Short Poems: Mini, micro, and nano?

So far, I have illustrated a number of epigrams (traditionally a two line poem with title) and one haiku (traditionally a three line poem with a set number of syllables and a title), but as a person who studies microscopic things for a living, I was curious to see how minimal poetry could go. Without further ado, I present the monostich:

Thecathedralis“The Cathedral is” by John Ashbery (b. 1927), photographs (of the Pooh Stump at Harvard) and composition by me.


“Coward” by A.R. Ammons (1926-2001), photograph and composition by me.  A monostich is a single line poem with or without a title. It is fascinating to think of what constitutes a “minimal set” of characteristics or requirements for a poem – does a single line suffice? How many words to we need? Can symbols replace words? Terry Ehret used an Egyptian hieroglyph as the title of one of her prose-poems:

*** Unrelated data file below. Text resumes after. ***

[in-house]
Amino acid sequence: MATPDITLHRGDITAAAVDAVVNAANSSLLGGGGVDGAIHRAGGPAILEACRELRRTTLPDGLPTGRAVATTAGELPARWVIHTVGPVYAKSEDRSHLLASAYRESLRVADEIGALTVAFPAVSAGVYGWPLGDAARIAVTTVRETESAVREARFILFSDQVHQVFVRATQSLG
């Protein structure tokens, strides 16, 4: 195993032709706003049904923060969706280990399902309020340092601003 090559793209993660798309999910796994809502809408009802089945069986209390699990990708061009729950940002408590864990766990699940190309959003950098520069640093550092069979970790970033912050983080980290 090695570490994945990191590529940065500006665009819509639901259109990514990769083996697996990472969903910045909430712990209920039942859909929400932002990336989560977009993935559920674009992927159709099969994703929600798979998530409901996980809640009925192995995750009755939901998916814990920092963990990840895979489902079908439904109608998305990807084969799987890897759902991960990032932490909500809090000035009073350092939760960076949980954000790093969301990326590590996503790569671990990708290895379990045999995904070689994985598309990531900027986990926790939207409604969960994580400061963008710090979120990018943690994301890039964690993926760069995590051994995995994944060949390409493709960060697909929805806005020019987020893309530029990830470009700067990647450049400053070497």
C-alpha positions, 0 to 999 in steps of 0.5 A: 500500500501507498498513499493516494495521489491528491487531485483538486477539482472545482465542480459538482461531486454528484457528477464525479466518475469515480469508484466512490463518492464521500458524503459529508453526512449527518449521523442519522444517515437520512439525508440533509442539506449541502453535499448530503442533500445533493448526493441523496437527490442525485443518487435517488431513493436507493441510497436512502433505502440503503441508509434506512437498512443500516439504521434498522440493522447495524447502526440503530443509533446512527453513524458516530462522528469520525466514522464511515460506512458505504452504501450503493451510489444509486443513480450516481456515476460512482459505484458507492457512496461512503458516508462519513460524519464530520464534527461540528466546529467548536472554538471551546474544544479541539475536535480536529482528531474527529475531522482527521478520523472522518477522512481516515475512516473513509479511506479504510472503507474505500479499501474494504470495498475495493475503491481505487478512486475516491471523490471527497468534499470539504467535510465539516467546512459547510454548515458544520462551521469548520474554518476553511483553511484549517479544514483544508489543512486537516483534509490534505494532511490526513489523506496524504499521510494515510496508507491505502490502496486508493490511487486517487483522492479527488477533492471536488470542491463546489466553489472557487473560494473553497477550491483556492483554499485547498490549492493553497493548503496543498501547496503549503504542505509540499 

papyrus_cropExcerpt from [Papyrus] by Terry Ehret, from Lost Bodies. Here the title is replaced by a symbol and begins her prose-poem that interprets it.  Can a title with a symbol be a poem?

Poem (if you will), drawing of the international symbol for “caustic chemical” (ink on paper), by me.  Do extremely short poems live at the intersection of poetry and art?


    1. Thank you for the ping-back! I am a big fan short poetry and so I am excited to have found your blog – I am looking forward to reading your posts! Cheers!


Comments are closed.